The Giants were one of the most interesting teams heading into the draft, and they did not disappoint. Despite the high-end defensive talent on the board and the consensus better quarterback available in Dwayne Haskins, New York opted for Duke quarterback Daniel Jones with the sixth overall selection. Jones has solid fundamentals and athletic ability, but he lacks the arm talent to be an impact quarterback that would warrant this selection. He looks to be an Andy Dalton or Ryan Tannehill type starter at best, and could easily wind up being more of a high quality backup. Even worse, had they passed on Jones at #6 for a blue-chip defensive prospect such as Houston’s Ed Oliver or Kentucky’s Josh Allen, there is still an overwhelming chance that Jones would have been available with their second first-round pick at #17 overall, which the Giants used to select Clemson nose tackle, Dexter Lawrence. Lawrence is an excellent run defender, but he’s not an impact pass rusher, and big body, one-dimensional run stuffers like him are outdated in today’s NFL. Furthermore, New York already had two quality interior defensive lineman on the roster with Dalvin Tomlinson and PJ Hill, so this selection was incredibly unnecessary, especially with tackle Andre Dillard still available. At least the team finally recognized a need by trading up to select cornerback Deandre Baker with the 30th overall selection, but even he was considered by most to be the third-ranked cornerback; they probably could have still drafted Baker with the 37th overall pick.
With their only day-two selection, the Giants selected Old Dominion pass rusher Oshane Ximines. Unlike their day-one picks, they actually nailed this selection; Ximines fills a huge need and fits defensive coordinator James Bettcher’s aggressive 3-4 scheme. Julian Love, considered a round-two prospect by most experts, was a steal in the fourth round and should replace Janoris Jenkins as the starting nickel corner. The rest of the draft was fine but mediocre. Linebacker Ryan Connelly doesn’t produce much intrigue and looks to be a special team contributor. Receiver Darius Slayton (5th round) and cornerback Corey Balentine (6th round) have athletic upside, but both are still unrefined. George Asafo-Adjei in the seventh round should add some depth at tackle, but he’s not much more than a depth piece, and defensive lineman Chris Slayton clogs up the defensive tackle depth chart further.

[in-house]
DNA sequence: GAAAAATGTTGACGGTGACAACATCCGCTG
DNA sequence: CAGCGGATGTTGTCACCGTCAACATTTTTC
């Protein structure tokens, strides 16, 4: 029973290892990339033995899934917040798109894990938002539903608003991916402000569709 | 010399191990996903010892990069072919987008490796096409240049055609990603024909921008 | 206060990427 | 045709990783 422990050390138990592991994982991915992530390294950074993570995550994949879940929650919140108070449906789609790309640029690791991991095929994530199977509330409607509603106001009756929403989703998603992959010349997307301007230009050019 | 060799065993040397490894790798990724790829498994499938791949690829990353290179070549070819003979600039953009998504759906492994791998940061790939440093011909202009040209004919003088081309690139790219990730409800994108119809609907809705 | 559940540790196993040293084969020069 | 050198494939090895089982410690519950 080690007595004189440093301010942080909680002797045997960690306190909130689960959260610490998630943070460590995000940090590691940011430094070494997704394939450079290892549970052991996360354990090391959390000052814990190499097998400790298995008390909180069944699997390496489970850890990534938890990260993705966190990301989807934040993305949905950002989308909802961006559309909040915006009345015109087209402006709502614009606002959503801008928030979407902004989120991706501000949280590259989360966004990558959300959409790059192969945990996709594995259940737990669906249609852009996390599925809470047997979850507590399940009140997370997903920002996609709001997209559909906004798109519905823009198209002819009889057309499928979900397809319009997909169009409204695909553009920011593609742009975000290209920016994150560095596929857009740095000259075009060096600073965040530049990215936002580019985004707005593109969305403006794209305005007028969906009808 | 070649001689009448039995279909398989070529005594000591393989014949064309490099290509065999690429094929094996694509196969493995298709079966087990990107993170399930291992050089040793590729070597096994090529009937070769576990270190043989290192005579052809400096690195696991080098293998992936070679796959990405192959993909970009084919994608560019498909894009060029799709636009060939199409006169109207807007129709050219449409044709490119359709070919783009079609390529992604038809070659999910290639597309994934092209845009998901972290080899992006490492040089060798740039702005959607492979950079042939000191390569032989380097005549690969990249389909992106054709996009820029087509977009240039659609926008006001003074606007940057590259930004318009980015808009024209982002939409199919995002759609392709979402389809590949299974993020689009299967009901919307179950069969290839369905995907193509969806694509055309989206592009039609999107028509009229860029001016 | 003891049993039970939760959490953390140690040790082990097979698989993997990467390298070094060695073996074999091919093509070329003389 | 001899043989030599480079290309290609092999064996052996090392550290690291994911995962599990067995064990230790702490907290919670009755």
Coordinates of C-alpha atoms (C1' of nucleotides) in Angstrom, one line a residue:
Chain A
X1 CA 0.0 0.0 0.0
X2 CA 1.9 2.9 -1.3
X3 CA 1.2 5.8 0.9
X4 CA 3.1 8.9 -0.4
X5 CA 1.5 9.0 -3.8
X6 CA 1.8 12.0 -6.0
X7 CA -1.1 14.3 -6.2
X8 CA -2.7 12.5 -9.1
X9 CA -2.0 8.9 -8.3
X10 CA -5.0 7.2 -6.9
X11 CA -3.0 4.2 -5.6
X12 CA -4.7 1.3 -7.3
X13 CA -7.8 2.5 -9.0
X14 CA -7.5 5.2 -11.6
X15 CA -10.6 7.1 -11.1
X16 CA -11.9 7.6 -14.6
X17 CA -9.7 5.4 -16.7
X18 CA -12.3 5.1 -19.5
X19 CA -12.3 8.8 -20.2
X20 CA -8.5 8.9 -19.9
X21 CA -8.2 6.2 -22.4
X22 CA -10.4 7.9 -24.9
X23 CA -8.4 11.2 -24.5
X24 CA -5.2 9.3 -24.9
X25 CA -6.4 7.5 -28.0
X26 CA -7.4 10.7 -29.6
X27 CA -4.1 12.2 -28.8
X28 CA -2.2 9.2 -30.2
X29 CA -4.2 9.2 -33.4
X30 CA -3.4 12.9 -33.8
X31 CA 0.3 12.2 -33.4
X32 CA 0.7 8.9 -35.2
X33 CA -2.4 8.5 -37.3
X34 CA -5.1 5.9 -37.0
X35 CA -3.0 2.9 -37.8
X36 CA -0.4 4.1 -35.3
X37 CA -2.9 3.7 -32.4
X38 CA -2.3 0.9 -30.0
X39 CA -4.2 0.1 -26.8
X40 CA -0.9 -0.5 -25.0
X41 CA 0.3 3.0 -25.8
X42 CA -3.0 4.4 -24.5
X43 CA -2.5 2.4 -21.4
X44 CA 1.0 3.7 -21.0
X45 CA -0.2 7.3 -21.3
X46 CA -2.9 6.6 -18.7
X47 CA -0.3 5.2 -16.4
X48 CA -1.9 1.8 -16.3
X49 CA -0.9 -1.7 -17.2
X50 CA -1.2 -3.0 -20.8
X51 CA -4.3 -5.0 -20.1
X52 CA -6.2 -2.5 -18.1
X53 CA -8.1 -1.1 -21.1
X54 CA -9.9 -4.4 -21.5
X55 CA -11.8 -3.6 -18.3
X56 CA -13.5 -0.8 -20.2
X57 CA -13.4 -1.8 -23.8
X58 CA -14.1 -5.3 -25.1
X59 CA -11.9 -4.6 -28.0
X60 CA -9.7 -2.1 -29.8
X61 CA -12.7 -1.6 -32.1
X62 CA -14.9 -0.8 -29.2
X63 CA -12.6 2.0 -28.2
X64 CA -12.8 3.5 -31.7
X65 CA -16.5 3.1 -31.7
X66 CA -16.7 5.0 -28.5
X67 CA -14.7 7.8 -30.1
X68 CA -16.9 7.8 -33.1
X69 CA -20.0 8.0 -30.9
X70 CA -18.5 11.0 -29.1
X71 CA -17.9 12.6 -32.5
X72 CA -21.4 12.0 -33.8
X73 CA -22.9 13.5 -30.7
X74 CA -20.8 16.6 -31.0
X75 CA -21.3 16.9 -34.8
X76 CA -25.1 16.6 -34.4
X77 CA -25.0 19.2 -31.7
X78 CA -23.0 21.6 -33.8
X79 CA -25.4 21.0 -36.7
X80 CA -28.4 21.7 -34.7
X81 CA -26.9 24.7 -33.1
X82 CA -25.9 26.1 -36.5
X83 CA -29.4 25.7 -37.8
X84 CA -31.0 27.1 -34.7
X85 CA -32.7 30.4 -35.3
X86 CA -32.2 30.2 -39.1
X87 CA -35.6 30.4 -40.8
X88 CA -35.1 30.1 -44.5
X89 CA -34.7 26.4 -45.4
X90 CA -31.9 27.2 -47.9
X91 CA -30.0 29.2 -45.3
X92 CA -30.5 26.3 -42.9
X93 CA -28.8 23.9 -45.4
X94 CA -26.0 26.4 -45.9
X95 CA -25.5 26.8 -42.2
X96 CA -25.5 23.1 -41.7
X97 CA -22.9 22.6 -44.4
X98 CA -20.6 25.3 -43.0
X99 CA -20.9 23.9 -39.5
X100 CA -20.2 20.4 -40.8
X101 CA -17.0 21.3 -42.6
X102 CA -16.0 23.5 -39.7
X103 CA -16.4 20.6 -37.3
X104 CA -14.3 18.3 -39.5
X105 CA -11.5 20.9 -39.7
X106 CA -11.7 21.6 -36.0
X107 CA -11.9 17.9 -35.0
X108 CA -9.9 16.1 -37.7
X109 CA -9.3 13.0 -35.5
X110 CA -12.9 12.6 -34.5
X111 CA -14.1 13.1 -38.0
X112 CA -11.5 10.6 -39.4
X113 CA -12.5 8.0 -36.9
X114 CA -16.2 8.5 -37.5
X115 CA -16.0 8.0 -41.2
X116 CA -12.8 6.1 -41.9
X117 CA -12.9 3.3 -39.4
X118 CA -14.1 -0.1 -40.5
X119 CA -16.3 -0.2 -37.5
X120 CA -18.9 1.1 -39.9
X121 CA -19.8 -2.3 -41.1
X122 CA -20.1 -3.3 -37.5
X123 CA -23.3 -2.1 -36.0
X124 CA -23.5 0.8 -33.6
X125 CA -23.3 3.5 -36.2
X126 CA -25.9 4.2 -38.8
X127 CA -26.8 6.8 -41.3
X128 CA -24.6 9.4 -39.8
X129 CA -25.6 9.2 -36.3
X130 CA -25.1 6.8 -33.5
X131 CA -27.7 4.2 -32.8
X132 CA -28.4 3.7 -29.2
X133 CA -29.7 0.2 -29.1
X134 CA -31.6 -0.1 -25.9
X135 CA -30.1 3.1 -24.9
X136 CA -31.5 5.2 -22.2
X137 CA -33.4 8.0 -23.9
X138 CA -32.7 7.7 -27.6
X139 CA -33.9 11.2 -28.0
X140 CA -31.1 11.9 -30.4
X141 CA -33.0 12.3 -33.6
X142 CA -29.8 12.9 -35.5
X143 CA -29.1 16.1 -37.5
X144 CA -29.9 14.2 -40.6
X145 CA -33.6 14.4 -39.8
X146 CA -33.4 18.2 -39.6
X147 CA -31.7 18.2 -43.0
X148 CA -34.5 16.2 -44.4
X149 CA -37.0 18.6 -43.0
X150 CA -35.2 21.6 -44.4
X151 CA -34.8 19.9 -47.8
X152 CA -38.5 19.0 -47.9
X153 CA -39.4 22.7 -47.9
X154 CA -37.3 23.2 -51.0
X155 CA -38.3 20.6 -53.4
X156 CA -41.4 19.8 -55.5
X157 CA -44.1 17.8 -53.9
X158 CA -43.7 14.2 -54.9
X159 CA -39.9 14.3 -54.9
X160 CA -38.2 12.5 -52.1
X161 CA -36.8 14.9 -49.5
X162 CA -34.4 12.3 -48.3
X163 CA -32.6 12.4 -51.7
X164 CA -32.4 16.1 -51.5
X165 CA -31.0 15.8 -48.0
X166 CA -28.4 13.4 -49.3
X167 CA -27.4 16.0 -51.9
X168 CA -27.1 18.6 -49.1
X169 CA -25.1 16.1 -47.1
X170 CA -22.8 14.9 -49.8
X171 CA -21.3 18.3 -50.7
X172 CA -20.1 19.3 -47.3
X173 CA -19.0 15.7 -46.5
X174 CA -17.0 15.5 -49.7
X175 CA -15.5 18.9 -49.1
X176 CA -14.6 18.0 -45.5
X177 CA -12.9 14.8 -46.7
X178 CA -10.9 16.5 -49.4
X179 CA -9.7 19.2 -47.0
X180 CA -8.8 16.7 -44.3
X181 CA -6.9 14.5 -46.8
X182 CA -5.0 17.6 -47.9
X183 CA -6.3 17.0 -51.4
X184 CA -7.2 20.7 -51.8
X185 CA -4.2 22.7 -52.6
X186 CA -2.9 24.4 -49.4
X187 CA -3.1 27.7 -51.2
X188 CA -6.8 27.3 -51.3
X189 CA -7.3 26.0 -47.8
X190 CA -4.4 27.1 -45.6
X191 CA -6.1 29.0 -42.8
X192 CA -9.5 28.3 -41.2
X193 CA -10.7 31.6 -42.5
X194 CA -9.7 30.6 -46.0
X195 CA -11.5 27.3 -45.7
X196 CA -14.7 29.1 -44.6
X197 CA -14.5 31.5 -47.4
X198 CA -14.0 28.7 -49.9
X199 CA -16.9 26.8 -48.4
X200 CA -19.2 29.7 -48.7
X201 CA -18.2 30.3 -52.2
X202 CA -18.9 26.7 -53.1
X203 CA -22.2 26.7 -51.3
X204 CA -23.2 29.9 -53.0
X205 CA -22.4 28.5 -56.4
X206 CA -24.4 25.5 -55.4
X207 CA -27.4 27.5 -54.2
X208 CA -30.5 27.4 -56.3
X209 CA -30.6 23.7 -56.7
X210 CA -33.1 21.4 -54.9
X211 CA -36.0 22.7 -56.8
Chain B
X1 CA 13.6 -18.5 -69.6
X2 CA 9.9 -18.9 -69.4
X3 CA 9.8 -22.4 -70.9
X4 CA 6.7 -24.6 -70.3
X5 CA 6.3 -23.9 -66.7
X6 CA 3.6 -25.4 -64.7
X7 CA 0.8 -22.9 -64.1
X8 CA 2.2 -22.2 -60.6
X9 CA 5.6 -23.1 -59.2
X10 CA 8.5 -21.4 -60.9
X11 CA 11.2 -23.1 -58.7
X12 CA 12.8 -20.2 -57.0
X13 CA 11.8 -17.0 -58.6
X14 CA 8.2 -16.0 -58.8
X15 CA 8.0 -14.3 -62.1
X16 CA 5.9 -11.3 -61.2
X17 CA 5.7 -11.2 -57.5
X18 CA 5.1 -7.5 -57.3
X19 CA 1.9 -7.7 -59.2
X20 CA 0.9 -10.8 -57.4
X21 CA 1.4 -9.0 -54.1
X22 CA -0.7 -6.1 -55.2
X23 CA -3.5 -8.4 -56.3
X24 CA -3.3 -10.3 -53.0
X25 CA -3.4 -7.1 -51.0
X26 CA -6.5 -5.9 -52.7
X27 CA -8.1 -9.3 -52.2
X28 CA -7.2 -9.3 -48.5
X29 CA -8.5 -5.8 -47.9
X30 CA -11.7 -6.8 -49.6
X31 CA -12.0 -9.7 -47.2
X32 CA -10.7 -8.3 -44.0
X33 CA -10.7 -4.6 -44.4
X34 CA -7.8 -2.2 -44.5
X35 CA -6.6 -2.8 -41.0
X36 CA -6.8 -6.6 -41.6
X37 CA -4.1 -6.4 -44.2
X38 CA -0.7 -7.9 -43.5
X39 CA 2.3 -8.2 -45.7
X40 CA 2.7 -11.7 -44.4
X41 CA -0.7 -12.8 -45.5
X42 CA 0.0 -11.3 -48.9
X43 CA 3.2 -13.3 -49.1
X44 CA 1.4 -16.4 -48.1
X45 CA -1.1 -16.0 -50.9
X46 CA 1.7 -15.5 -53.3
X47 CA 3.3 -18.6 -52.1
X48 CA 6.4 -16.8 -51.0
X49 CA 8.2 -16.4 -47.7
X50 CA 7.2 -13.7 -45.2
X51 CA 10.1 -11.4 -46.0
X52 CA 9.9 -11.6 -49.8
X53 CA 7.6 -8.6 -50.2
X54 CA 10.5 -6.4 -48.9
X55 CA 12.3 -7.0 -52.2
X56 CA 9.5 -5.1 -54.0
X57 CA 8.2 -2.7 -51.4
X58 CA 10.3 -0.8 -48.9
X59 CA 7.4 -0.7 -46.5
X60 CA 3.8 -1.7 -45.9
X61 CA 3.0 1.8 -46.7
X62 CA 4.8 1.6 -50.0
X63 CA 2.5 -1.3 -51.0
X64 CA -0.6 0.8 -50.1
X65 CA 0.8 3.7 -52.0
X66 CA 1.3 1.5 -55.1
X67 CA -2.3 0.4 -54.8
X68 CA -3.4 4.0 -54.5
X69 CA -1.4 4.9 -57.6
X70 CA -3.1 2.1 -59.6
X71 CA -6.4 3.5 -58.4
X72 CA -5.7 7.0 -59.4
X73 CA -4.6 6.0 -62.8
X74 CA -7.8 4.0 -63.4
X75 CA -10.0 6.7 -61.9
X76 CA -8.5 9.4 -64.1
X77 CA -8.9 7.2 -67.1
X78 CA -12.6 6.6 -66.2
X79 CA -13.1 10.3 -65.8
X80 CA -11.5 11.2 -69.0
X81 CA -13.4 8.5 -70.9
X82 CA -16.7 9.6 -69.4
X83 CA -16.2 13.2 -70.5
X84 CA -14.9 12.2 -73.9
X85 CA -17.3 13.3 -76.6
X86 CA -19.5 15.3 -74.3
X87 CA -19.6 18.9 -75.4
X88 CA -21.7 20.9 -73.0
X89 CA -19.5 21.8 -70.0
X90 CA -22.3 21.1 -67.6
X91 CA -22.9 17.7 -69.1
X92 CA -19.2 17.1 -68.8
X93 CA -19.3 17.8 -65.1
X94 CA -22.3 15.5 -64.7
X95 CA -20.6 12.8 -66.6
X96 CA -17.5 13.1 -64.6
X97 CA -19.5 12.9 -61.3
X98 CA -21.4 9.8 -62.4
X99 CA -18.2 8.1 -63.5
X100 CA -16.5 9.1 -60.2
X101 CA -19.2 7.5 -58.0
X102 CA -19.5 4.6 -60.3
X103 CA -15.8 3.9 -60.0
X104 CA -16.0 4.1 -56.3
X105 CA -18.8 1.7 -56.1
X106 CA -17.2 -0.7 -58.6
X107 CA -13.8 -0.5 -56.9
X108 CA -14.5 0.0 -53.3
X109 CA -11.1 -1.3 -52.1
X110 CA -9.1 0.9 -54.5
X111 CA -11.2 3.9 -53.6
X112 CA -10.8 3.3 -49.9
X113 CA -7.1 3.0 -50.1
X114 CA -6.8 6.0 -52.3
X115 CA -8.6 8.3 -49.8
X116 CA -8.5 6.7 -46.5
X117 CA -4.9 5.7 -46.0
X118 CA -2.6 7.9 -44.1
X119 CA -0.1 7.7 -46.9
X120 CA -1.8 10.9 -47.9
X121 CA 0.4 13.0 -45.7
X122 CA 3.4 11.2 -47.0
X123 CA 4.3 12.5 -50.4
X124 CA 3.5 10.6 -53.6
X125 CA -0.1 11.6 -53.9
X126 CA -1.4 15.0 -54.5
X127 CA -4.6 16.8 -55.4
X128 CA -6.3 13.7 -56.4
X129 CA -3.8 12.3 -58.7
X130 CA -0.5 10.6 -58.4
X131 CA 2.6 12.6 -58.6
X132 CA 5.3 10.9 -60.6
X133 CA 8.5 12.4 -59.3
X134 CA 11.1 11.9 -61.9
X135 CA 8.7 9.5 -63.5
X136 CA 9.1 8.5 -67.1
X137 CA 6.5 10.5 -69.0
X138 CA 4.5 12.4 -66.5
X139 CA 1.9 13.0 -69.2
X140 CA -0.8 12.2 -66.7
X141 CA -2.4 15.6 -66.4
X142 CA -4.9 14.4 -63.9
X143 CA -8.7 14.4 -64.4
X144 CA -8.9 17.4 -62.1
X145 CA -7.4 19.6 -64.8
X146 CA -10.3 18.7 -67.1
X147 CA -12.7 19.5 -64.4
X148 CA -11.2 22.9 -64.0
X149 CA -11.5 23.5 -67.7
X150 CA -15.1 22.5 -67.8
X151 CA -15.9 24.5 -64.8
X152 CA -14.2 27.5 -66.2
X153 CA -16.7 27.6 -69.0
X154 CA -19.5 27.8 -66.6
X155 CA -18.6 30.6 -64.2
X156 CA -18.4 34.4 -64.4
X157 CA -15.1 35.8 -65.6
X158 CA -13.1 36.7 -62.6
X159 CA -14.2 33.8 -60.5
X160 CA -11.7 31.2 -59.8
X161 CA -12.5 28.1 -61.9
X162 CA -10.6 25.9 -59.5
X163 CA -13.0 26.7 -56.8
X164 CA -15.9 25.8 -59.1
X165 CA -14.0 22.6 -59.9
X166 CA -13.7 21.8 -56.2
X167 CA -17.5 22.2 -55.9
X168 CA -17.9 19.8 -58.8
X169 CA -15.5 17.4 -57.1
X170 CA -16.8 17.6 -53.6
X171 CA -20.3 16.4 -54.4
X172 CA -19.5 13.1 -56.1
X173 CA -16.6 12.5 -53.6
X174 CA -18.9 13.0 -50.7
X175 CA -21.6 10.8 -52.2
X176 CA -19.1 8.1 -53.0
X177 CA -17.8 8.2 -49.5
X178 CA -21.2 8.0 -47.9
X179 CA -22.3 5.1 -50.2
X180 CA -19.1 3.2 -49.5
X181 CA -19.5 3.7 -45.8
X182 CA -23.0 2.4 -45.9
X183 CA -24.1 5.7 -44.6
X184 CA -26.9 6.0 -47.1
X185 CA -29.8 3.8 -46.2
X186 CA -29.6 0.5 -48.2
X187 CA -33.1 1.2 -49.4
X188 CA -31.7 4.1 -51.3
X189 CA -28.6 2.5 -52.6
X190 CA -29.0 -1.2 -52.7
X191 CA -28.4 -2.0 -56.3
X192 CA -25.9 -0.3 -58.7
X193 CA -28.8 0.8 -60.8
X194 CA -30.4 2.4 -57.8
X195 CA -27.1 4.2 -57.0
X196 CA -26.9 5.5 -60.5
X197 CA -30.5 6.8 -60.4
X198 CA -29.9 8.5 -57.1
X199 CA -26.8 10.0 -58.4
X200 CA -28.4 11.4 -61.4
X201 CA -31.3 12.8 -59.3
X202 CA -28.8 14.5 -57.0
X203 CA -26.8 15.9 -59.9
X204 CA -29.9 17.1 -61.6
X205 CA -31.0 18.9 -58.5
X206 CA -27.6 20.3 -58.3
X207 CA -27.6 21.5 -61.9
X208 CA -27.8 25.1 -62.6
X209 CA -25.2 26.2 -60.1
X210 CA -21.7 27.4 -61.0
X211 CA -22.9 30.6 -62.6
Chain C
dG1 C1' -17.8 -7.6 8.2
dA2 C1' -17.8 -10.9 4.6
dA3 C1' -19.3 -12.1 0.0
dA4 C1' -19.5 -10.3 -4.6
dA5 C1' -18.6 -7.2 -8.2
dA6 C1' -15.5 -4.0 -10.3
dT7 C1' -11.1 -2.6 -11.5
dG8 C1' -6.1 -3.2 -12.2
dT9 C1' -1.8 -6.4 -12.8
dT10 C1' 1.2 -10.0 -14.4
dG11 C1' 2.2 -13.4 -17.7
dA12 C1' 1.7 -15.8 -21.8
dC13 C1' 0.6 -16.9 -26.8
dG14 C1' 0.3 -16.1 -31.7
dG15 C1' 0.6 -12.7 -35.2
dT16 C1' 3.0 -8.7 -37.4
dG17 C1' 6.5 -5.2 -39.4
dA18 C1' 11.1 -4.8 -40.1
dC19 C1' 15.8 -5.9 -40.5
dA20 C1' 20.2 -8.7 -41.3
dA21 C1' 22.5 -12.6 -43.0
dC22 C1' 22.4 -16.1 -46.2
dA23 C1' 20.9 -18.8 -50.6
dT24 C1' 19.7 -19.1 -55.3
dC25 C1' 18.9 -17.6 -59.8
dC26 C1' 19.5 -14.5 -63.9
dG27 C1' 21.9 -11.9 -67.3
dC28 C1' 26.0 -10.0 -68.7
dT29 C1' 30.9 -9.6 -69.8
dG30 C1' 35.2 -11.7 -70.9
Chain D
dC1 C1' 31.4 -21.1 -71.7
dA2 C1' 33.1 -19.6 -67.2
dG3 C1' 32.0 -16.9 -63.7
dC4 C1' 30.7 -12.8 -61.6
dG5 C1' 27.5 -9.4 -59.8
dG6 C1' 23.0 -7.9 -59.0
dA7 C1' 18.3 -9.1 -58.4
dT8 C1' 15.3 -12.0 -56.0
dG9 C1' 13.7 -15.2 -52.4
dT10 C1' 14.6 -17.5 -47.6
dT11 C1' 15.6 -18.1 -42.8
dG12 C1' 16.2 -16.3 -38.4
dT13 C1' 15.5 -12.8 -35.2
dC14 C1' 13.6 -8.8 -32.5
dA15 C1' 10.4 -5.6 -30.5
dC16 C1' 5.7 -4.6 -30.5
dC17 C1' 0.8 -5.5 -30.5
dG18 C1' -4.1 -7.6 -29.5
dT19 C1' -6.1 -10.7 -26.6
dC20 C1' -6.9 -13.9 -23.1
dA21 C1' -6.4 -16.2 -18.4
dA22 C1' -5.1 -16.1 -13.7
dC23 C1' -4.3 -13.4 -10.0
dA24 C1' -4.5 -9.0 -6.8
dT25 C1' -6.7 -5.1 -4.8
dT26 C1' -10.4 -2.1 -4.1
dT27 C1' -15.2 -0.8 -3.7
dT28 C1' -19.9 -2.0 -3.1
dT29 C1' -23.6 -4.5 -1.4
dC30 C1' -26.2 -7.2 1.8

This draft was a disaster for the Giants; they missed the opportunity to address significant long-term needs and add franchise players. Instead, they walked away with a mediocre quarterback, a nose tackle, and a starting-caliber, yet often too aggressive cornerback they had to trade up for. That’s not ideal, and it could hamper the team’s rebuild significantly.
Round 1, Pick 22: T Andre Dillard, Washington State (A)
Round 2, Pick 53: RB Miles Sanders, Penn State (A)
Round 2, Pick 57: WR JJ Arcega-Whiteside, Stanford (B-)
Round 4, Pick 138: DE Shareef Miller, Penn State (B+)
Round 5, Pick 167: QB Clayton Thorson, Northwestern (B)
Unlike the other teams in the division, the Eagles have a relatively complete roster, which allowed them to be flexible in the draft and pounce at the opportunity to add an impact player at any position. The opportunity presented itself when Washington State tackle Andre Dillard slipped to the 22nd overall selection; they traded up, surrounding only a fourth and sixth round pick, and selected him. This addressed a long-term need, as starter Jason Peters is already 37-years-old. It also is an excellent fit for Dillard, who lacks some polish as a run blocker; he can learn from Peters this season and take over for him next season without much of a drop-off in talent at all.
With a pair of second-round selections, Philadelphia added playmakers to the offense. Running back Miles Sanders, drafted with the 53rd overall pick, is a quality outside runner and a receiver, and is the complete running back that the team lacked last season. He could take the offense to another level next season, and take immense pressure off of Carson Wentz. JJ Arcega-Whiteside’s skills as a receiver are redundant with Alshon Jeffrey already serving as a big-body/red zone threat, and a more polished route runner and slot receiver would have fit better, but he still adds much-needed talent to the receiver position.